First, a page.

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Old 01-11-2021, 02:07 AM   #11
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Quote:
Originally Posted by ChicagoTom View Post
Disagree. Iím not sure about diesel, but I am about gas. Done arguing about this. Good day
From the Operator's Manual for our MY2018 Volvo XC-60:
Quote:
Do not warm up the engine by idling. It is better to begin driving normally immediately after starting the engine. A cold engine uses more fuel than a warm engine and is subject to increased wear.
From the MY2020 Sprinter Operator's manual:
Quote:
Do not warm up the engine while stationary.
From the MY2018 Ford Transit Operator's manual:
Quote:
Idling in cold weather does not heat the engine to its normal operating temperature. Long periods of idling, especially in cold weather, can cause a buildup of deposits which can cause engine damage.
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Old 01-11-2021, 12:48 PM   #12
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Some here are missing the point. Modern vehicles can idle until they run out of gas. Do your own DD. The only thing it hurts is the environment. The vehicle will be fine. How about moving on to another subject. This one is getting stale. LOL JMO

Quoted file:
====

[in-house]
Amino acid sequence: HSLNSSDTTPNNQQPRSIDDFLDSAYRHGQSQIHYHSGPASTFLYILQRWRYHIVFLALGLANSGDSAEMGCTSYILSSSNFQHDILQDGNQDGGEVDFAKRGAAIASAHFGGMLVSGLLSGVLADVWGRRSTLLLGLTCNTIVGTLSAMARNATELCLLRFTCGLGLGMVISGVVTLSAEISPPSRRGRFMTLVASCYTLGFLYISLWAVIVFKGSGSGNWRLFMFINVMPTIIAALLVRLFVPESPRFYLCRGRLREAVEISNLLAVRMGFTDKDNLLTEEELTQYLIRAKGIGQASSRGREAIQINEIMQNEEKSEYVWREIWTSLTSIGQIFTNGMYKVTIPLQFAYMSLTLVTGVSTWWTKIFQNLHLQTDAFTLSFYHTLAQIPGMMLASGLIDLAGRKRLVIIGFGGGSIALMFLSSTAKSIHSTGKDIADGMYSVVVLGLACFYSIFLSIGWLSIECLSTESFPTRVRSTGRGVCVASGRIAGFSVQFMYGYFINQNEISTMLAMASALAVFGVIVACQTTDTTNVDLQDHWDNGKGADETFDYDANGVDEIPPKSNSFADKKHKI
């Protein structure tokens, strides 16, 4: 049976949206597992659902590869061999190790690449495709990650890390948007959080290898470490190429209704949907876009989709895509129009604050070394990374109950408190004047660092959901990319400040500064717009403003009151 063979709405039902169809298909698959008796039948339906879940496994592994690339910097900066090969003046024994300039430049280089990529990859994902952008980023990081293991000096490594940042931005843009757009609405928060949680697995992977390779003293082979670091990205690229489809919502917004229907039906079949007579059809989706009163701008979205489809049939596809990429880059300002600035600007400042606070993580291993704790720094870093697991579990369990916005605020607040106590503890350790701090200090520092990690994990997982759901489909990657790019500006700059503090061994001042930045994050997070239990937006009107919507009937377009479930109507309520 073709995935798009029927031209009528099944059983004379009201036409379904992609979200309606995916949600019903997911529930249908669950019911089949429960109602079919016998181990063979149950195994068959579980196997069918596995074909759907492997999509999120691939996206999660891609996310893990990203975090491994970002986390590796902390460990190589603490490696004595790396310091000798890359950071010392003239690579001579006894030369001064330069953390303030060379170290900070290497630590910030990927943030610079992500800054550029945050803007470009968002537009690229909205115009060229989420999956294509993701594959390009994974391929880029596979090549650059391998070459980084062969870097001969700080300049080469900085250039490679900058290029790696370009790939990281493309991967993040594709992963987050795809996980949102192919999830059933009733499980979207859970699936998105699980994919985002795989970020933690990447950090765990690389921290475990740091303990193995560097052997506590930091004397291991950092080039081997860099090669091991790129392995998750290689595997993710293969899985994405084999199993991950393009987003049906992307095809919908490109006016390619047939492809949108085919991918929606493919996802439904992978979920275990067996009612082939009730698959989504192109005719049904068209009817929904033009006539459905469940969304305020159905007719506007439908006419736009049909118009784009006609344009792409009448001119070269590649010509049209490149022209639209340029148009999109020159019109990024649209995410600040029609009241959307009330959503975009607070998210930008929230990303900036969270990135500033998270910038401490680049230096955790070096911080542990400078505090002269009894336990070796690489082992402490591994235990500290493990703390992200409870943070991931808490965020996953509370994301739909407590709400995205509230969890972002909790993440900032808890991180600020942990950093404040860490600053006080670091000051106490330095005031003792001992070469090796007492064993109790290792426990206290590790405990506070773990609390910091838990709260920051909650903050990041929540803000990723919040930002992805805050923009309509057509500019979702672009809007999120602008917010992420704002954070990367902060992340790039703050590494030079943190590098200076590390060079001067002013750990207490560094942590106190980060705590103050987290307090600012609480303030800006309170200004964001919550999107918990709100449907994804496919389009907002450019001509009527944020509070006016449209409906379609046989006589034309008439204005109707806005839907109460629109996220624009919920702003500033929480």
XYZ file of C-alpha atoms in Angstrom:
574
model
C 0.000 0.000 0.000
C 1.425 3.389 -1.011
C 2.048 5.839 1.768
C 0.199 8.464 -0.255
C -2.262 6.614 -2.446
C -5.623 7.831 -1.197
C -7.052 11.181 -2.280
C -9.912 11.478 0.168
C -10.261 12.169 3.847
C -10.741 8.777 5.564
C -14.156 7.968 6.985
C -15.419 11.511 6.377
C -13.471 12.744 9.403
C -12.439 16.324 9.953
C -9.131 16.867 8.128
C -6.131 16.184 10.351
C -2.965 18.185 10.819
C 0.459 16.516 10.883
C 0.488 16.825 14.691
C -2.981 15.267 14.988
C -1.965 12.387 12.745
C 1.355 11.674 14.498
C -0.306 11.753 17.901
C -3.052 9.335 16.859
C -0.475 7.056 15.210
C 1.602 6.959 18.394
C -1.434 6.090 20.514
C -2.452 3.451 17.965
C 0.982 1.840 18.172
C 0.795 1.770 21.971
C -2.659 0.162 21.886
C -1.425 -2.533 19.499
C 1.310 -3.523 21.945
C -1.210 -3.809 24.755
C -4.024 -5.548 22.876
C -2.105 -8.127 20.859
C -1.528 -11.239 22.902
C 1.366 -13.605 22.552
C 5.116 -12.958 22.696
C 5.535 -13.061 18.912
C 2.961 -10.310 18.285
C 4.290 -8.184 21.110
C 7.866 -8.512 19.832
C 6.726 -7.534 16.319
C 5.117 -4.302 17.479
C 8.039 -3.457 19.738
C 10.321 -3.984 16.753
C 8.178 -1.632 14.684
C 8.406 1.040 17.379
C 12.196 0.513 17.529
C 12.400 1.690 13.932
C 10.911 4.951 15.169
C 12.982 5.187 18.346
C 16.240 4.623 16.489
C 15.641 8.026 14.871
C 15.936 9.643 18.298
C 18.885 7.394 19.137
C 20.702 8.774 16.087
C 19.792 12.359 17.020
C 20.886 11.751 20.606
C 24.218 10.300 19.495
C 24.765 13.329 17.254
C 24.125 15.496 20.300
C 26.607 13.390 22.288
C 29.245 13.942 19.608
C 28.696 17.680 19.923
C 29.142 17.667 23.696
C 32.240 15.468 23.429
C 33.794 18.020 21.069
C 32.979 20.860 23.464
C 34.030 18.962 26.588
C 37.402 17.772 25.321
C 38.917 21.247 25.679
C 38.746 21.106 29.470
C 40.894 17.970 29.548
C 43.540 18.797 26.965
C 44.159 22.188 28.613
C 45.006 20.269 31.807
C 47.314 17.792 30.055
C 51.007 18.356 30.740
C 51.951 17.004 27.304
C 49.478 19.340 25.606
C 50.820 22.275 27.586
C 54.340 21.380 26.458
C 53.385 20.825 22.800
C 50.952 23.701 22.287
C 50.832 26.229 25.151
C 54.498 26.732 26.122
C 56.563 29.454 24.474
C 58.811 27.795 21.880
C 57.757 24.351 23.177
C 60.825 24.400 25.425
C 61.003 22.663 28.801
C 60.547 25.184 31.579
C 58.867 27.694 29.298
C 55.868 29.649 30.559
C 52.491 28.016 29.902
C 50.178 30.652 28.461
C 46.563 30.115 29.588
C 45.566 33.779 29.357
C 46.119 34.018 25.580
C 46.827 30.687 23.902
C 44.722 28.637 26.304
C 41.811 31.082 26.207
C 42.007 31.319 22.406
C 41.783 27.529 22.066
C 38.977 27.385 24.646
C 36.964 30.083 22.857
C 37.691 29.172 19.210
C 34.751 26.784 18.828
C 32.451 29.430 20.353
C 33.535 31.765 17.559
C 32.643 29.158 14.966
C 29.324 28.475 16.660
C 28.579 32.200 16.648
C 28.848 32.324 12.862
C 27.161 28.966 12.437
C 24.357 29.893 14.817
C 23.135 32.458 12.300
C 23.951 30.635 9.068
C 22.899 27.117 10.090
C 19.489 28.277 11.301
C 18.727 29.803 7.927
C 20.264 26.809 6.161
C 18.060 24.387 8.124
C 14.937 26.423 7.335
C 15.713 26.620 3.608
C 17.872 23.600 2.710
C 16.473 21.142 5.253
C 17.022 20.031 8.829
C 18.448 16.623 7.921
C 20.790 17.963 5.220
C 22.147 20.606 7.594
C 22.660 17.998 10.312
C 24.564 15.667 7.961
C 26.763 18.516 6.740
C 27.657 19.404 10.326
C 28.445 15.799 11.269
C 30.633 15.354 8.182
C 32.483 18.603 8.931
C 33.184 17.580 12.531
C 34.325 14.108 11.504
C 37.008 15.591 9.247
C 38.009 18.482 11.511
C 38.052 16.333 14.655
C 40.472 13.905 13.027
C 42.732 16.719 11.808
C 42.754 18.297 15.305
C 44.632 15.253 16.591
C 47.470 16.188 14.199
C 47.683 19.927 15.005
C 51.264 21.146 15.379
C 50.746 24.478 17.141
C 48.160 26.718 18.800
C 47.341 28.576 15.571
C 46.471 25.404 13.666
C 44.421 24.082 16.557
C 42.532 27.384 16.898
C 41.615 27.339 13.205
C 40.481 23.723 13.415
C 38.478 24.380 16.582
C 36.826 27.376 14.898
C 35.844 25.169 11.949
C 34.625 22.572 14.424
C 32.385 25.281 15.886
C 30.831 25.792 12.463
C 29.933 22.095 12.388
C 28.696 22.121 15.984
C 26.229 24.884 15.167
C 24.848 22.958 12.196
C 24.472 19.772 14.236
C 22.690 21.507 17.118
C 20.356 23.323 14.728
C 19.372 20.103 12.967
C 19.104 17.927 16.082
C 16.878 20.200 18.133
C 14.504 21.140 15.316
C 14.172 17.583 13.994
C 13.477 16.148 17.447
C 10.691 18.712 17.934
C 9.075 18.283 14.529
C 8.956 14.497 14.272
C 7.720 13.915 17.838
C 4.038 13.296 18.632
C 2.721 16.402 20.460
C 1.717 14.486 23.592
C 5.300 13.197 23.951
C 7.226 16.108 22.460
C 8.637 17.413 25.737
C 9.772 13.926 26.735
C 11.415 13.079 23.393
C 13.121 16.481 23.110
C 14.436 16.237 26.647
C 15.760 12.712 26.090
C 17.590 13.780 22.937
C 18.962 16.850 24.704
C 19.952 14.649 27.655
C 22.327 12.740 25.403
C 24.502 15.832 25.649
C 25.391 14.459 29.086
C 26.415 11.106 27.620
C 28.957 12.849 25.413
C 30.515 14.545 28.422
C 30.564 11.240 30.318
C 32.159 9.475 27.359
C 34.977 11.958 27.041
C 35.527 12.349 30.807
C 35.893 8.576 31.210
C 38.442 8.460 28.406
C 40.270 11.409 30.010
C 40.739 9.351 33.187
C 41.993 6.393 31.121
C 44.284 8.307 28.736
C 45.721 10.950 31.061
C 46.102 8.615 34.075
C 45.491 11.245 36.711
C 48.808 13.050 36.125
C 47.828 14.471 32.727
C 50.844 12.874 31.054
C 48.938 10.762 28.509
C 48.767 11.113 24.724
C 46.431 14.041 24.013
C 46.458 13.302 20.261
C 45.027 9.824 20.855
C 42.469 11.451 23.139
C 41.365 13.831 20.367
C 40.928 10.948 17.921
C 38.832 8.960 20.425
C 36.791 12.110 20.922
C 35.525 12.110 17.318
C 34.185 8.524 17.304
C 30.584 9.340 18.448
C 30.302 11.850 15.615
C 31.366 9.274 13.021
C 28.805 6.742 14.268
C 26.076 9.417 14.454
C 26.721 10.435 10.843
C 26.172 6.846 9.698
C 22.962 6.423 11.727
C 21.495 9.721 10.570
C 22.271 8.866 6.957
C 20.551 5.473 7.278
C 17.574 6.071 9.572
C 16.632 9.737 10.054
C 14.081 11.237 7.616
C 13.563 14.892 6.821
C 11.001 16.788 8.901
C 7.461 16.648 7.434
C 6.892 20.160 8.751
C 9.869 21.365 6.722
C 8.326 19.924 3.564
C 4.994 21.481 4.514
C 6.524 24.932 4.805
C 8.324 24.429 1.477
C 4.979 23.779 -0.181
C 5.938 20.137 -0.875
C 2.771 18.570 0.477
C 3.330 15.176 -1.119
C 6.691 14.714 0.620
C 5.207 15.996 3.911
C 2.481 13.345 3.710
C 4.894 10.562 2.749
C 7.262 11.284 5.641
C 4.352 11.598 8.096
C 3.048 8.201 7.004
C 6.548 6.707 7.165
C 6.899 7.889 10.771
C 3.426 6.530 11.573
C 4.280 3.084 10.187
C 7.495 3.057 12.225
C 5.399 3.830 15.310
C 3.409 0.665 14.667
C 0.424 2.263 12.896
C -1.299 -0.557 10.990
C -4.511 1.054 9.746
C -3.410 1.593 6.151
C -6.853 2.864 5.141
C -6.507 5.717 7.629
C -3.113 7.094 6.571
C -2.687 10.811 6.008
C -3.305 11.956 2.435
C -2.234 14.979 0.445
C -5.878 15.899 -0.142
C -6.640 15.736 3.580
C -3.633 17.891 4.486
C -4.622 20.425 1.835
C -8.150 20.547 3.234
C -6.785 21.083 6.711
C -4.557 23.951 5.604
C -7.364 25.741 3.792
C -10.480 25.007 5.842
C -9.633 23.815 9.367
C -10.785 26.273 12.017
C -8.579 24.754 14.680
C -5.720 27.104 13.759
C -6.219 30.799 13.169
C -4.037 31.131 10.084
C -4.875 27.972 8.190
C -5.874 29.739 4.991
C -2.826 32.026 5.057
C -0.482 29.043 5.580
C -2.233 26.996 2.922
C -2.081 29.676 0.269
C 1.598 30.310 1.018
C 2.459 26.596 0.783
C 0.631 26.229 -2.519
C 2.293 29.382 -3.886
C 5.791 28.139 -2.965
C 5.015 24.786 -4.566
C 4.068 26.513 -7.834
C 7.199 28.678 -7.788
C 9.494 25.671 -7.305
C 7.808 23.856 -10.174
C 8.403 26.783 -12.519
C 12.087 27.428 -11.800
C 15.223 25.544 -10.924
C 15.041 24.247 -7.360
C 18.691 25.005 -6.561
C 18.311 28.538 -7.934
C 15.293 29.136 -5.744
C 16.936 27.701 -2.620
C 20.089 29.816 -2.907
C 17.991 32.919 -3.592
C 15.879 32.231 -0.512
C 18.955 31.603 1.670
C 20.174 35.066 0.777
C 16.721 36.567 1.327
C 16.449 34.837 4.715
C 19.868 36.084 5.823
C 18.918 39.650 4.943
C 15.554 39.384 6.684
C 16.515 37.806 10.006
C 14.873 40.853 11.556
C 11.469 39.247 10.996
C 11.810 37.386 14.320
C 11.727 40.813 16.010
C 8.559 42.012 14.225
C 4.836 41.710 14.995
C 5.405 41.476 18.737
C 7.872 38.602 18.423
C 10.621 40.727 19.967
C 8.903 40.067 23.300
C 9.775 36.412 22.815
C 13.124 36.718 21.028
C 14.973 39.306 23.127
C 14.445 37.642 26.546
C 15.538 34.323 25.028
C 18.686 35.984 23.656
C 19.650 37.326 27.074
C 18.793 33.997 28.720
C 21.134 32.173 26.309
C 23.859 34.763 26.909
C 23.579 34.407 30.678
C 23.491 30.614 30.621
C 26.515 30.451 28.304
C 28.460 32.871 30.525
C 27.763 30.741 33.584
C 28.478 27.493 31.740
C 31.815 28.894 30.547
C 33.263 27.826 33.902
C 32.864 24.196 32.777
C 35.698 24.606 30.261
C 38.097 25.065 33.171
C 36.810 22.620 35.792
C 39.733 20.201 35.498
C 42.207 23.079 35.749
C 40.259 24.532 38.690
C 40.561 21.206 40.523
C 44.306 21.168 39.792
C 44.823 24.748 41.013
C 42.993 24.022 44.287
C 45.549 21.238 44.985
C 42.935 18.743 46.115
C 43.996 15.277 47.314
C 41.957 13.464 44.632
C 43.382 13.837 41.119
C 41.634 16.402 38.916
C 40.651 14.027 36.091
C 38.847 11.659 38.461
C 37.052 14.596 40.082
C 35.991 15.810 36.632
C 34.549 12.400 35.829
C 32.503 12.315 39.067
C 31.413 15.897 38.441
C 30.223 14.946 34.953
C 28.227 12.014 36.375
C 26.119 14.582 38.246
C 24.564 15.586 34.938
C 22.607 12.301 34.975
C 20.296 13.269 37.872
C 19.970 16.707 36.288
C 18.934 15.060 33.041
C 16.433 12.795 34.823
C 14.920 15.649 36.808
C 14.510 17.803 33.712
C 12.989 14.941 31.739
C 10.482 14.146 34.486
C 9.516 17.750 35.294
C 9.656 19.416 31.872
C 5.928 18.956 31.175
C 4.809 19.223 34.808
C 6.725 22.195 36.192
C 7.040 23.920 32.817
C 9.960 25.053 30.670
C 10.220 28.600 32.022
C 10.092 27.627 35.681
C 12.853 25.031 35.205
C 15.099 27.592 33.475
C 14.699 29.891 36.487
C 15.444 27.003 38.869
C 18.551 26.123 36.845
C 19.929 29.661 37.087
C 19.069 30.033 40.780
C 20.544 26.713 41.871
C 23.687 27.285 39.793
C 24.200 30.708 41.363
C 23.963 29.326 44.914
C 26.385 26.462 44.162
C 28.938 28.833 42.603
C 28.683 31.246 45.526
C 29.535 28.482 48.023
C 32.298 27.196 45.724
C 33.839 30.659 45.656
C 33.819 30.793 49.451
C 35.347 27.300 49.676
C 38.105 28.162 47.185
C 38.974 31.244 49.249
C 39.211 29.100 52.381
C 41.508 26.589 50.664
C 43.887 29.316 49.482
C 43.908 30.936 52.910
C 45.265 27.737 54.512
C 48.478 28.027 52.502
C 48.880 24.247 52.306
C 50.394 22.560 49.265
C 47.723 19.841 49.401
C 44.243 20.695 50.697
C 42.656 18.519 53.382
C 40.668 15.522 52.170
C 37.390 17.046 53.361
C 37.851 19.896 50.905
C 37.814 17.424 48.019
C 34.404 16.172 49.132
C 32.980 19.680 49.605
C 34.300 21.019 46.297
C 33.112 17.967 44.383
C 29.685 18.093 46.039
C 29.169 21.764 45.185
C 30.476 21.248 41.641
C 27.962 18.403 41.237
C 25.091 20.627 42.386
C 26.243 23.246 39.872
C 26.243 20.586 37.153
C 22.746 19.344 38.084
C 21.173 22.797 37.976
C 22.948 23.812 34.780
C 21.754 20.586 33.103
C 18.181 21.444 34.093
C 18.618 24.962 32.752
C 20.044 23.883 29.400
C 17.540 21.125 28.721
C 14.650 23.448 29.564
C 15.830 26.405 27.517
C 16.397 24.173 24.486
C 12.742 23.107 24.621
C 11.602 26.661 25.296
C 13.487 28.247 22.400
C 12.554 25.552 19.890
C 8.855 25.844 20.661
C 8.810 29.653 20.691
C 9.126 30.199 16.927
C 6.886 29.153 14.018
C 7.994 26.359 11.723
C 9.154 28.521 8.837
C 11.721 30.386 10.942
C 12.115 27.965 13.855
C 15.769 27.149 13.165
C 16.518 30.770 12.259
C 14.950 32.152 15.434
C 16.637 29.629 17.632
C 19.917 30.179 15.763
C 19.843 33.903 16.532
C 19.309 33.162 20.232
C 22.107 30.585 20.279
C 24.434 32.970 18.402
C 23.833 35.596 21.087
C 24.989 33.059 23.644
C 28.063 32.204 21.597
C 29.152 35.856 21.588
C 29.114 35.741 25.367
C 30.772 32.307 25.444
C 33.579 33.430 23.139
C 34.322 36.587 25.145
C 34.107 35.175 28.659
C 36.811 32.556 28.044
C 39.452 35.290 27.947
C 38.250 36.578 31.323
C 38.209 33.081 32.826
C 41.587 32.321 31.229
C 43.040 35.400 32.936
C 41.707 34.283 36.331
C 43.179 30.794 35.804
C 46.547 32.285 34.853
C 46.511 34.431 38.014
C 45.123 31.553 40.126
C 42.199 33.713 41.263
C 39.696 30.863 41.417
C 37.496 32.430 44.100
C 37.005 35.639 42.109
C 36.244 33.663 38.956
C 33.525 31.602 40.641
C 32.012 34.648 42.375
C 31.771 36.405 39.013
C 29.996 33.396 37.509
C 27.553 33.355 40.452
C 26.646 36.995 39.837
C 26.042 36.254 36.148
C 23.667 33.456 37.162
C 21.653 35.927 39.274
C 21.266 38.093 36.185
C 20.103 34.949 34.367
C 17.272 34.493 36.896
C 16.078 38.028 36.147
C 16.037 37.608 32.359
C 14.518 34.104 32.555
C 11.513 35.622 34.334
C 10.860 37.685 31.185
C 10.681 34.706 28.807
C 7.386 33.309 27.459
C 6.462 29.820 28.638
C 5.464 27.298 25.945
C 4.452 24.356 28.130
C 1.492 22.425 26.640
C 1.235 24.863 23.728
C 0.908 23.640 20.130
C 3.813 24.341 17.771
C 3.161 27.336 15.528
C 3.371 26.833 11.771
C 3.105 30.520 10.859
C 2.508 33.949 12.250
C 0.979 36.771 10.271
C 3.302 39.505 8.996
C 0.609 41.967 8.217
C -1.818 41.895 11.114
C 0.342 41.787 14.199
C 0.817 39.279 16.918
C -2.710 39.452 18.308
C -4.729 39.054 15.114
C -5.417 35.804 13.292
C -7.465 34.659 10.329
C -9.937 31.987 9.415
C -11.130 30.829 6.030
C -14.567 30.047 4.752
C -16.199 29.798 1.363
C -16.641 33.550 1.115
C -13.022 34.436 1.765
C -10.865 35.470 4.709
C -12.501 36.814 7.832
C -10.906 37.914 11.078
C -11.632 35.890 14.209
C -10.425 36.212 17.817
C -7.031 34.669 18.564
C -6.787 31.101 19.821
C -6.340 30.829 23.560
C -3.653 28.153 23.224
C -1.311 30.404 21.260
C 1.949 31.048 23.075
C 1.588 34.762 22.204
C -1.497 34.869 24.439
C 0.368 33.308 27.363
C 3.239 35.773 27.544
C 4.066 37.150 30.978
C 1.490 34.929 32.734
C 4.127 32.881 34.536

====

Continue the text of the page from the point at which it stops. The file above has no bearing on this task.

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Old 01-11-2021, 01:39 PM   #13
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I think the point being made was not that modern engines can not be idled for long periods, at least gas engines can for the most part if they are in good condition.


The point was that engines should be idled as little time as possible when cold to prevent the mentioned issues happening. Two totally different things with opposite results.



All you need to do is take the drain oil from a short trip, idling warmup, engine after a couple of weeks of daily cold weather use and send it out for oil analysis and look at the water and fuel contamination numbers.


I have seen numerous times, when I have changed oil for people oil coming out that noticeably smelled like gas. On those same engines you would likely find white goo around the oil fill opening and even more around the pcv valve from moisture condensation that doesn't get evaporated off.


I have lived in Minnesota all my life, so lots of -20 to -40*F starting and driving done over the years and also have always done my own, and some others, oil changes.